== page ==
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ARS Home » Southeast Area » Fort Pierce, Florida » U.S. Horticultural Research Laboratory » Citrus and Other Subtropical Products Research » Research » Publications at this Location » Publication #262860

Title: Improved removal of ascorbate interference in the folin-ciocalteu assay of “total phenolic content”

item FORD, BRYAN - Former ARS Employee
item Bai, Jinhe
item Manthey, John
item Baldwin, Elizabeth - Liz

Submitted to: Proceedings of Florida State Horticultural Society
Publication Type: Proceedings
Publication Acceptance Date: 12/5/2010
Publication Date: 12/29/2010
Citation: Ford, B.L., Bai, J., Manthey, J., Baldwin, E.A. 2010. Improved removal of ascorbate interference in the folin-ciocalteu assay of “total phenolic content”. Proceedings of Florida State Horticultural Society. 123:220-222.

Interpretive Summary:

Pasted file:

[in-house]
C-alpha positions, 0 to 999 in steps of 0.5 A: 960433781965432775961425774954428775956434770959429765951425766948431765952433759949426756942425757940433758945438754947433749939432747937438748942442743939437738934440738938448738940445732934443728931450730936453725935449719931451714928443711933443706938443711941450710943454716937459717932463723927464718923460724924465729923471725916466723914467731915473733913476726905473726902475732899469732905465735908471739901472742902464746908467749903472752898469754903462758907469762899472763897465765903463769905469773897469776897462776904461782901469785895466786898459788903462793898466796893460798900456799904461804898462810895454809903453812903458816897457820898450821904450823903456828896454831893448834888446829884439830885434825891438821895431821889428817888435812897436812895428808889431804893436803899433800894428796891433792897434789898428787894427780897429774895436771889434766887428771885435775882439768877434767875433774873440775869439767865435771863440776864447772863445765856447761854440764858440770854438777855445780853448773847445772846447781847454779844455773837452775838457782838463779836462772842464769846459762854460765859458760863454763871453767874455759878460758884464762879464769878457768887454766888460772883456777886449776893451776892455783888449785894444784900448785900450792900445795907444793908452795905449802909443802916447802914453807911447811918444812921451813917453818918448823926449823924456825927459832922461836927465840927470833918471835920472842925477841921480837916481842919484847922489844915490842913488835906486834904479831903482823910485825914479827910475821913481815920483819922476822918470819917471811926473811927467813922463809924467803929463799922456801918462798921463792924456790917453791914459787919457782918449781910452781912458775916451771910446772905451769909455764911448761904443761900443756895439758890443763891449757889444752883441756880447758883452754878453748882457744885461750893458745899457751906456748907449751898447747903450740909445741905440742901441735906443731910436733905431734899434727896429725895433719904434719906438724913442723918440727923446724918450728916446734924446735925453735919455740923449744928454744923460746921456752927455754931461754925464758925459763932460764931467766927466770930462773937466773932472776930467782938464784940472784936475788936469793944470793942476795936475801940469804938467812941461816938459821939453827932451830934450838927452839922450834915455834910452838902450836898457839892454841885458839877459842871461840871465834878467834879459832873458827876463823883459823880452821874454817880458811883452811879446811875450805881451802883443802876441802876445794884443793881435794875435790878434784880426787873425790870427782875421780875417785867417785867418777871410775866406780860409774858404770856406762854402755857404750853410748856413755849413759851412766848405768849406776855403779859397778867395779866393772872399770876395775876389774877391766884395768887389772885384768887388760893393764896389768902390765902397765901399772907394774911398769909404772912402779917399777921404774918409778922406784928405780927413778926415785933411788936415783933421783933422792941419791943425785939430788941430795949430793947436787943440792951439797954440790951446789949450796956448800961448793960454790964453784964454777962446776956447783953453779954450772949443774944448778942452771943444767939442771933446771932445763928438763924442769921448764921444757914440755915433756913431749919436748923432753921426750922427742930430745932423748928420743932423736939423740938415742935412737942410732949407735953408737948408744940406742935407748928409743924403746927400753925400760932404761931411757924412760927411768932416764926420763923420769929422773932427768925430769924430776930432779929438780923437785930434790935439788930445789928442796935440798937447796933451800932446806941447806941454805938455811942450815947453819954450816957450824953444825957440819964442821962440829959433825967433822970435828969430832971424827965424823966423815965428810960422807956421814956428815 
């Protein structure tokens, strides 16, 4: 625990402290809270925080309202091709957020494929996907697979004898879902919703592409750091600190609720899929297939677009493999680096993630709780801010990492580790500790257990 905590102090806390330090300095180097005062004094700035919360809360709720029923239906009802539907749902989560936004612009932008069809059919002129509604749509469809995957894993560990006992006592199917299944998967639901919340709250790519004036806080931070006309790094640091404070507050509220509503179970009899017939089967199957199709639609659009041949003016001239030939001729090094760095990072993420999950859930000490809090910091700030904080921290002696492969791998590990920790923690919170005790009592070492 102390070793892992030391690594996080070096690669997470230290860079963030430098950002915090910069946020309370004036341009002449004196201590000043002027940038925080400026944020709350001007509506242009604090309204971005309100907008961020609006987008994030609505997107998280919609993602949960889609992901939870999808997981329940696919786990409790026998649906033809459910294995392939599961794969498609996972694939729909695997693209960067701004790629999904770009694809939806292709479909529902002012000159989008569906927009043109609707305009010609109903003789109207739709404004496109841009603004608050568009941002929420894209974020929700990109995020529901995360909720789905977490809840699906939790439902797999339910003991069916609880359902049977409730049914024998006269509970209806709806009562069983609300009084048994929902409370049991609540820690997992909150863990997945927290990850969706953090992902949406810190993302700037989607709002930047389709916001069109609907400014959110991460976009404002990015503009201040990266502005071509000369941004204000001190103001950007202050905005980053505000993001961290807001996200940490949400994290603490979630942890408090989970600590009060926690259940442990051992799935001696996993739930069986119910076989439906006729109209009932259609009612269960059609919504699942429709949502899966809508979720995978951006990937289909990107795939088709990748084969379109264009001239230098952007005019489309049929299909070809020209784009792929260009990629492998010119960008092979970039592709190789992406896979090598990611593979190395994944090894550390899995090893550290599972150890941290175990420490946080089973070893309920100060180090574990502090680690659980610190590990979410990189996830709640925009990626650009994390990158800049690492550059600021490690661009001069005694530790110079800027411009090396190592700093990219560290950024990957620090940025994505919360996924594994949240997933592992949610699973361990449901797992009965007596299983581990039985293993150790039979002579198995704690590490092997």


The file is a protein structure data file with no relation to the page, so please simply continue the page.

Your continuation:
Technical Abstract: The venerable Folin-Ciocalteu (F-C) assay for total phenolics can have severe limitations due to interference by ascorbic acid (AsA). For common fruit juices AsA interference can substantially exceed the magnitude of the total phenolic signal. Ascorbate oxidase (AO) has been a promising approach to eliminating the AsA interference, but the oxidation product of AsA by AO is dehydroascorbic acid (DHA) which is an F-C reductant that gives an apparent signal implying a molar strength of 15% to 30% of the original AsA. We have successfully used hydrogen peroxide (H2O2) to degrade this residual DHA into products that are not F-C reductants. Using a model orange juice we have examined the impact of this small amount of (~450 ppm) of H2O2 on the orange and non-orange phenolic measurements. We sought chemical means to quench the H2O2 oxidative activities shortly after it destroyed the DHA, or to otherwise prevent interaction with the phenolics present without altering the F-C signal. Some promising candidates were identified, but none protected the phenolics completely. The best that can be said is that conditions can be easily set so that the alteration in phenolics represents less than a 10% perturbation in the untreated model juice F-C signal. While this is much better than the large errors originally seen from AsA (100% or more of a typical orange juice phenolic signal) or from the residual DHA (15 to 30% error), we strive to develop an approach to the point that it predictably causes no more than a 5% artifactual error.